At the National, Appel showed the full three-pitch repertoire that continues to serve as the foundation of his current arsenal. In addition to his fastball, he threw an upper-70s slider and low-80s changeup. A good overall athlete, Appel also offered some promise as an outfielder, where he displayed his usual strong arm to go along with good foot speed and the ability to drive the ball when he squared it up.

Here is his scouting report from the National Showcase:

Appel has a very good pitchers build and uses a 3/4 arm slot and touched 92 with his fastball. He can easily throw 90 and has good arm speed. His fastball also has good life. He compliments his fastball with a 78mph slider that works, 82 mph change and also threw a 85 mph cutter. He projects well and showed athleticism by running a 6.94 sixty. He keeps improving each time we see him and will be interesting to follow over the next year. He is also an outstanding student.

After being selected by the Tigers in the 15th round of the 2009 draft, Appel opted to honor his commitment to Stanford where his stuff continued to improve. His statistical performance didn't reflect his dominant stuff until his junior year in college when he truly found comfort changing speeds between his fastball, which now sat in the 93-97 range peaking a few ticks higher, a biting mid-80s slider and a polished fading changeup. His fastball can flatten out at times and can be hittable despite the gaudy velocity readings, but he routinely displayed the stuff, in addition to the prototypical size and stature, to develop in a future staff ace at the big-league level. —Patrick Ebert


Mike Foltynewicz – RHP

Before to the start of his junior campaign at Minooka High School in the southwestern suburbs of Chicago, Foltynewicz put himself on the radar 15 months prior to the 2010 draft by showing a lot of potential at the 2009 PG Pitcher/Catcher Indoor Showcase. He topped out at 90 mph and showed bite on his curveball in that outing, earning himself an invitation to the PG National Showcase. The Illinois native showed consistent development through the spring of his high school season, seeing his fastball velocity climb occasionally into the mid-90s, and while he wasn’t able to consistently show a reliable breaking ball, he did flash elite potential with it frequently enough for scouts to project it to become a plus offering over time.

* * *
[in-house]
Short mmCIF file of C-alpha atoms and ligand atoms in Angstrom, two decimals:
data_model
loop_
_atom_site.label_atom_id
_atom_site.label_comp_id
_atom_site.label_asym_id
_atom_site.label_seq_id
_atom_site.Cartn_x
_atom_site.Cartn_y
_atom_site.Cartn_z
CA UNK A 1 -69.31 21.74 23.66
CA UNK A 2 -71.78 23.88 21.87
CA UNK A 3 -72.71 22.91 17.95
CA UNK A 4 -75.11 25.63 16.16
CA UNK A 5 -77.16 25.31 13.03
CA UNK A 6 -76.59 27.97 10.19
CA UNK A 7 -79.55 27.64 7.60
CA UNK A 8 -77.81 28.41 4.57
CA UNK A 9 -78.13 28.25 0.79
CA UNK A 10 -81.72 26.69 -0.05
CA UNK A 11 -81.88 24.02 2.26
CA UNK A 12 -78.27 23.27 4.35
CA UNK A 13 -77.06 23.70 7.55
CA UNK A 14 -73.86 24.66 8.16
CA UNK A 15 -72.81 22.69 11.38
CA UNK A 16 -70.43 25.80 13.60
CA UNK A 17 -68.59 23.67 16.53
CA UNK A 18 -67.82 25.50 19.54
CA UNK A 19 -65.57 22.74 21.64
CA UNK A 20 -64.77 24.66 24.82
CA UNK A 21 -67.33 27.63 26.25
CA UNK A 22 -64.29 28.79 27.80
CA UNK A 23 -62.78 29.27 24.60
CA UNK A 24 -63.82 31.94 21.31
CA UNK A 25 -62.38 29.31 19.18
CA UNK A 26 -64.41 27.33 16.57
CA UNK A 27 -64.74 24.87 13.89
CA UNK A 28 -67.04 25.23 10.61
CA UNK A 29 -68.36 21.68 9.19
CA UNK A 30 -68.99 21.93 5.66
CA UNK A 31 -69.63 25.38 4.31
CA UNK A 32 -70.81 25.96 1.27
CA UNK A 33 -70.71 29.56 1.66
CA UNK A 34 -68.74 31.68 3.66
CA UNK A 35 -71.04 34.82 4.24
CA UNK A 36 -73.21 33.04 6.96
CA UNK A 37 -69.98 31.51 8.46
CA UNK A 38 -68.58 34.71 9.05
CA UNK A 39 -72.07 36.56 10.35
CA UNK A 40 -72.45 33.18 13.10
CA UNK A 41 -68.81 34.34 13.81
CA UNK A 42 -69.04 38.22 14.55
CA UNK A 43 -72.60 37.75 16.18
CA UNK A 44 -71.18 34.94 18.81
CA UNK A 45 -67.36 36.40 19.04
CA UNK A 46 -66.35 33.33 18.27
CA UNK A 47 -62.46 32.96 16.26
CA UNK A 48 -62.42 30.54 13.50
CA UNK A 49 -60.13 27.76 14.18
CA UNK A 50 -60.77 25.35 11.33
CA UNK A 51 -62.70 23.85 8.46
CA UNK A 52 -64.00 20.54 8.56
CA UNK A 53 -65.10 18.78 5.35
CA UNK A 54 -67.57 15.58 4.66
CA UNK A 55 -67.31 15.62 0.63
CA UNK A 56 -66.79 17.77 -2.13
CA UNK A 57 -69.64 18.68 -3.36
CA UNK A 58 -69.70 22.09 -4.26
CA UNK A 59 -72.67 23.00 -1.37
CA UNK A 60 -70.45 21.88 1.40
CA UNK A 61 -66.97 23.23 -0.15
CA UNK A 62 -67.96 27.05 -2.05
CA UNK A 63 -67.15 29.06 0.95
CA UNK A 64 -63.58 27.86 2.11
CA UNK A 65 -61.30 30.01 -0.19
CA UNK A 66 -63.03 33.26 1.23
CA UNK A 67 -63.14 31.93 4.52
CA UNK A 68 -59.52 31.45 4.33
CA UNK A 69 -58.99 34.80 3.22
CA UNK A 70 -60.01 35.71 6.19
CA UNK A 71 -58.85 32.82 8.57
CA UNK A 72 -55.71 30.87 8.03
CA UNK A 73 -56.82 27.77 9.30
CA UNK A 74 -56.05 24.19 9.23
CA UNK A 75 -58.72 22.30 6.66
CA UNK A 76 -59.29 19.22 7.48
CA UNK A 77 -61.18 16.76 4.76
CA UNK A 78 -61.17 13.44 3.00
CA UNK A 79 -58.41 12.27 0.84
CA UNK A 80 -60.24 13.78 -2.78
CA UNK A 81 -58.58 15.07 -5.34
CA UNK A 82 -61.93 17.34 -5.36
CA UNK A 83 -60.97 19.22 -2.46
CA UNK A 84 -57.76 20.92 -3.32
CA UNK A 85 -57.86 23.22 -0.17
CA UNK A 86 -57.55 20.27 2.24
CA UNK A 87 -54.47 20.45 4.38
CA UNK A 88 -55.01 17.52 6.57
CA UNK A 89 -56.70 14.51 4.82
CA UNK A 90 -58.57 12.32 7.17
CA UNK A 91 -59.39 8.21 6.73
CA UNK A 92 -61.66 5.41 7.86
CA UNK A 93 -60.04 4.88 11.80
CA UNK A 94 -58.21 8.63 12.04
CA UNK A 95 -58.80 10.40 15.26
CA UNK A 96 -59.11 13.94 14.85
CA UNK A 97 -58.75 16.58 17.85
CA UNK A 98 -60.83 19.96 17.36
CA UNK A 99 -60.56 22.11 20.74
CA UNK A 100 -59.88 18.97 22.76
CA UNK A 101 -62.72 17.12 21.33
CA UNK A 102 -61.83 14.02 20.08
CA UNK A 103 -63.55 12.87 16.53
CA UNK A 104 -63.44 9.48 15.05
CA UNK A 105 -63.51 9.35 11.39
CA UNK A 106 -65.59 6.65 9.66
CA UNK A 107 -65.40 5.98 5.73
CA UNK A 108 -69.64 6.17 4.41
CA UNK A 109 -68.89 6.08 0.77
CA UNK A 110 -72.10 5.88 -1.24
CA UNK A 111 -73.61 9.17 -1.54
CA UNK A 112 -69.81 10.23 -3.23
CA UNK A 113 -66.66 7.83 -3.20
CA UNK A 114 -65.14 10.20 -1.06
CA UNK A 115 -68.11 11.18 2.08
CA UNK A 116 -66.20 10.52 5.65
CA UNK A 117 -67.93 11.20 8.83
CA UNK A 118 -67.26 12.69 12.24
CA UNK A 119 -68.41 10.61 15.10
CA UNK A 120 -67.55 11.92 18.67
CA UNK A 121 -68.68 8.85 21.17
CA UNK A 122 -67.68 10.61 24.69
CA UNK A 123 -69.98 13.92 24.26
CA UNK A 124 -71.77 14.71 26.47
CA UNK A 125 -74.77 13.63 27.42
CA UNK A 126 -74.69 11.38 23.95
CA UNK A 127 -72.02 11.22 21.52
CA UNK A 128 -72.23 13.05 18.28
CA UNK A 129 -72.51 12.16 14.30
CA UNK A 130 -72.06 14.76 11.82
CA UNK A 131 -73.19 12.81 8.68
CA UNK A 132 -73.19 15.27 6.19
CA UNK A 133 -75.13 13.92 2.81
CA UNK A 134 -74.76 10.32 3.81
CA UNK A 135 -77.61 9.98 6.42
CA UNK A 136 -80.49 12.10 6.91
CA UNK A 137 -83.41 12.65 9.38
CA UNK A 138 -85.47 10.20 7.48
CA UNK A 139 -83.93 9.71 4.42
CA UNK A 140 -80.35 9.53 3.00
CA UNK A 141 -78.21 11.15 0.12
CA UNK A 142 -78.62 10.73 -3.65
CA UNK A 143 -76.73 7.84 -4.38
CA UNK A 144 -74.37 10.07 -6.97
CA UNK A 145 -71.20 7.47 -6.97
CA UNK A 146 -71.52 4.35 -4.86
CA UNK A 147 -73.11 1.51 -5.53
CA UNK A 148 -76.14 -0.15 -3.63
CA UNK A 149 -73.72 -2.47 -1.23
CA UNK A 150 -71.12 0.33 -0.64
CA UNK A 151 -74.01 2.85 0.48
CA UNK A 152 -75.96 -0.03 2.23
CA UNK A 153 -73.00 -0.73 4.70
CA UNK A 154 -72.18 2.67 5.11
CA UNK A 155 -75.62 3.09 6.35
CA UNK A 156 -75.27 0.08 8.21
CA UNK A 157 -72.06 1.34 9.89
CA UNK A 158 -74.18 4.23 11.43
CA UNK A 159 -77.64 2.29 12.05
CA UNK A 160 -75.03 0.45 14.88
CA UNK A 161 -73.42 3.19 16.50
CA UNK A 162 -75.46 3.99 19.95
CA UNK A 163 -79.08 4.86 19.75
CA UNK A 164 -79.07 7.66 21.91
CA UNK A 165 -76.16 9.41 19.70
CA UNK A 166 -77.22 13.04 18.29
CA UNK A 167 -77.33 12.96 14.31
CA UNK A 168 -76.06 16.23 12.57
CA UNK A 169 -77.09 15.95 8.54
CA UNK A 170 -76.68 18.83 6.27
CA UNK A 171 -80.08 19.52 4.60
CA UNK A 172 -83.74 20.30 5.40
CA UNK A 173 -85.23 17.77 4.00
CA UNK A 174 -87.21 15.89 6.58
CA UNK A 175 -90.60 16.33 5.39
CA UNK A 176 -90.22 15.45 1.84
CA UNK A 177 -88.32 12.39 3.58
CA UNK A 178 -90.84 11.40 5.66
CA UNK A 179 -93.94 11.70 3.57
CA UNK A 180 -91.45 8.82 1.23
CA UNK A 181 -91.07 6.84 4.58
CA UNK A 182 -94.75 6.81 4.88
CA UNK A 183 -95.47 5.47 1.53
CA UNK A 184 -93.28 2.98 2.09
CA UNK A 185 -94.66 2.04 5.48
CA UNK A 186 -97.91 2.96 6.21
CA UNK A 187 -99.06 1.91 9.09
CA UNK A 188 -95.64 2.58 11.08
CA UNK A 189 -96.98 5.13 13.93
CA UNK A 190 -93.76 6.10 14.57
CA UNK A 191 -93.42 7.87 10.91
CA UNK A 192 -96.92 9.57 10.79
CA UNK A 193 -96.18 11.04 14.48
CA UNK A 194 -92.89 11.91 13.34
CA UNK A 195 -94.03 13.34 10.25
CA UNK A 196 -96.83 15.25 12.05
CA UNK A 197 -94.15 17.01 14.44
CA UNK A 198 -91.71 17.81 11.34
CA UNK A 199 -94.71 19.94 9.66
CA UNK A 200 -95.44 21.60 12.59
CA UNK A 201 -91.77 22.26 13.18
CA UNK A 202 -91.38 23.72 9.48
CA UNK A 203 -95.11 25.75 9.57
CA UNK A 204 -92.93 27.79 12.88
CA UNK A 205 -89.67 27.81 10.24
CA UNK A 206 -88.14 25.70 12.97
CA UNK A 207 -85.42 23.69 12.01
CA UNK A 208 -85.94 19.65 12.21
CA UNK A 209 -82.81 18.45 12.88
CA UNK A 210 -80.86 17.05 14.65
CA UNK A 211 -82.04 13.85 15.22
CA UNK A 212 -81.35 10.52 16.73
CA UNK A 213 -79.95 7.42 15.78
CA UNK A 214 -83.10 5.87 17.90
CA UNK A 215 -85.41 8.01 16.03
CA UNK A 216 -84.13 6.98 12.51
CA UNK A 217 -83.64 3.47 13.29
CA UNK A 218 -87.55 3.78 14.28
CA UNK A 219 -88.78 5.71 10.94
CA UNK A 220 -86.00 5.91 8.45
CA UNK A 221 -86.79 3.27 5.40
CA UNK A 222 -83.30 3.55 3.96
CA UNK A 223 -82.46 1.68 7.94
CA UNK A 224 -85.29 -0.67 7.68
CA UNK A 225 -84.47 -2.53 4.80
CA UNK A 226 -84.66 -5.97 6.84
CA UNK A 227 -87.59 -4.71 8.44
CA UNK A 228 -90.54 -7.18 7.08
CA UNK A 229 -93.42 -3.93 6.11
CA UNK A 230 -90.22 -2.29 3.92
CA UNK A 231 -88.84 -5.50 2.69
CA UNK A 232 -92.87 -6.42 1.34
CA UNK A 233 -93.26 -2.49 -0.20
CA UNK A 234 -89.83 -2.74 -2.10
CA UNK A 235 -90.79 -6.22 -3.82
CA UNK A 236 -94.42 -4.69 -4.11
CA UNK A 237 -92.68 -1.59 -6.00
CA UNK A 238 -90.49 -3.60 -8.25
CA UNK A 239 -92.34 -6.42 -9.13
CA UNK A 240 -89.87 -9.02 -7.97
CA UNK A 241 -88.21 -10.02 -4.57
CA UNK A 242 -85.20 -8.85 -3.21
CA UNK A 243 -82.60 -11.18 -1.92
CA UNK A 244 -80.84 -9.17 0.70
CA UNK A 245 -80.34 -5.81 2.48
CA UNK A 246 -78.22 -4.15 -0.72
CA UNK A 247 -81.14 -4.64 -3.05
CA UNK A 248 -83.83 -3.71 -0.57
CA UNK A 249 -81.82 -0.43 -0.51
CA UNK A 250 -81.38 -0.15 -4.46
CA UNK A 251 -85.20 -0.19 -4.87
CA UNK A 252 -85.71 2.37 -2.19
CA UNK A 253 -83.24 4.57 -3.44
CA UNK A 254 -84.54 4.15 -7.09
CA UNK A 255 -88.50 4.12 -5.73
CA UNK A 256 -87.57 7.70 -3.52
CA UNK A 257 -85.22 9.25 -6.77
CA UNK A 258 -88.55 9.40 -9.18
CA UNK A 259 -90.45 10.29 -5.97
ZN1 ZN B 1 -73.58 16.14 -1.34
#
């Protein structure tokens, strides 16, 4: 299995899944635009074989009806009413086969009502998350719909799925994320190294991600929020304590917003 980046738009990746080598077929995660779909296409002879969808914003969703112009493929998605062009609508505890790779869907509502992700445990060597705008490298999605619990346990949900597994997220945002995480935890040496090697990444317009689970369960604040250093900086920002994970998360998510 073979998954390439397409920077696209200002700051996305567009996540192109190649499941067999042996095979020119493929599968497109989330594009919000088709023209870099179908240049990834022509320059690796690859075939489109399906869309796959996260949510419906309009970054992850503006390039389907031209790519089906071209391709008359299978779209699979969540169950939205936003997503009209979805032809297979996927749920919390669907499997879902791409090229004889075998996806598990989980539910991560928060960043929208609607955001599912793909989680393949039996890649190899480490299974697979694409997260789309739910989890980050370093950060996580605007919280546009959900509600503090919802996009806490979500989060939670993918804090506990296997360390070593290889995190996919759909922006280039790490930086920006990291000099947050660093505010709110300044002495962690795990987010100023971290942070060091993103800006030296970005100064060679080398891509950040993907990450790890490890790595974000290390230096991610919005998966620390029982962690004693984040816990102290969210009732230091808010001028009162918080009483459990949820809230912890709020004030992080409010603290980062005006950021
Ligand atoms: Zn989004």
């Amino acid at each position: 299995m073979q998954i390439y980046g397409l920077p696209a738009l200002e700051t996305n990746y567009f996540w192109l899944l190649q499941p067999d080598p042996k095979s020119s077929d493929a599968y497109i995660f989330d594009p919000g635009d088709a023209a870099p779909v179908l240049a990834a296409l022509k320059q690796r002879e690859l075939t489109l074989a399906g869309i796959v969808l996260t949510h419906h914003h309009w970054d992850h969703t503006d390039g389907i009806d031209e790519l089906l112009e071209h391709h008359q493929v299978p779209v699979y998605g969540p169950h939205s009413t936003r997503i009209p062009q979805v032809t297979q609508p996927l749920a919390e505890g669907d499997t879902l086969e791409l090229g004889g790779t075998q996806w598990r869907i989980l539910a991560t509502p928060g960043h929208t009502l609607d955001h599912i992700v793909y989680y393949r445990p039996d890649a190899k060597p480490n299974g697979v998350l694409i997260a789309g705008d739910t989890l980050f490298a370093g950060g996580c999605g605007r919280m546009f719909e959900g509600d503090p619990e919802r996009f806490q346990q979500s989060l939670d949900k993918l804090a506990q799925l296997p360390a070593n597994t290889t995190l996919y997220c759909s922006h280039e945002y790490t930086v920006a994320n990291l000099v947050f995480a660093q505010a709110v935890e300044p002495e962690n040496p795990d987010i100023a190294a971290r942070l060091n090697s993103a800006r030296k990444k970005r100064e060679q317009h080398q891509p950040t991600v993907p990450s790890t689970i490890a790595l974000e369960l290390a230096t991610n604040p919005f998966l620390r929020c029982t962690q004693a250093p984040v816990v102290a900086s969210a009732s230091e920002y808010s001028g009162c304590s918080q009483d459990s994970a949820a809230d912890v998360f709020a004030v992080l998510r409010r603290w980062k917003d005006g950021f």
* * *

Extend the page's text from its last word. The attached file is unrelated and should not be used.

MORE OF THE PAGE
The following February (2010) Foltynewicz returned to the PG Pitcher/Catcher Indoor Showcase where his fastball velocity showed a significant uptick in velocity. Here's his report from that event:

Pro profile build, good overall strength, some physical maturity. Outstanding power arm, comes through fast and clean, hip turn delivery, gets plenty of power from lower half, does tend to occ drift to the plate and leave FB up. FB to 94 mph, lots of 93/94's, gets late hard running action even at 94, flashed power CB with sharpness, big 11/5 shape, inconsistent release this date, change also had good deception and running action. Potential first round pick, keeps improving. Signed with Texas.

In hindsight his commitment to Texas wasn’t a huge factor to his draft stock, as he went on to become a first round pick. But as a relatively late bloomer, he didn’t firmly establish himself as a first round candidate until the spring of his senior season and prior to that development there was some uncertainty about whether he’d pass on the Longhorns if he were to last until the second or third round.

Foltynewicz is the kind of story that scouts really enjoy watching unfold. He went from a potential D-I recruit to a solid draft prospect before working his way into first round prospect status through a steady rate of development over time. —Todd Gold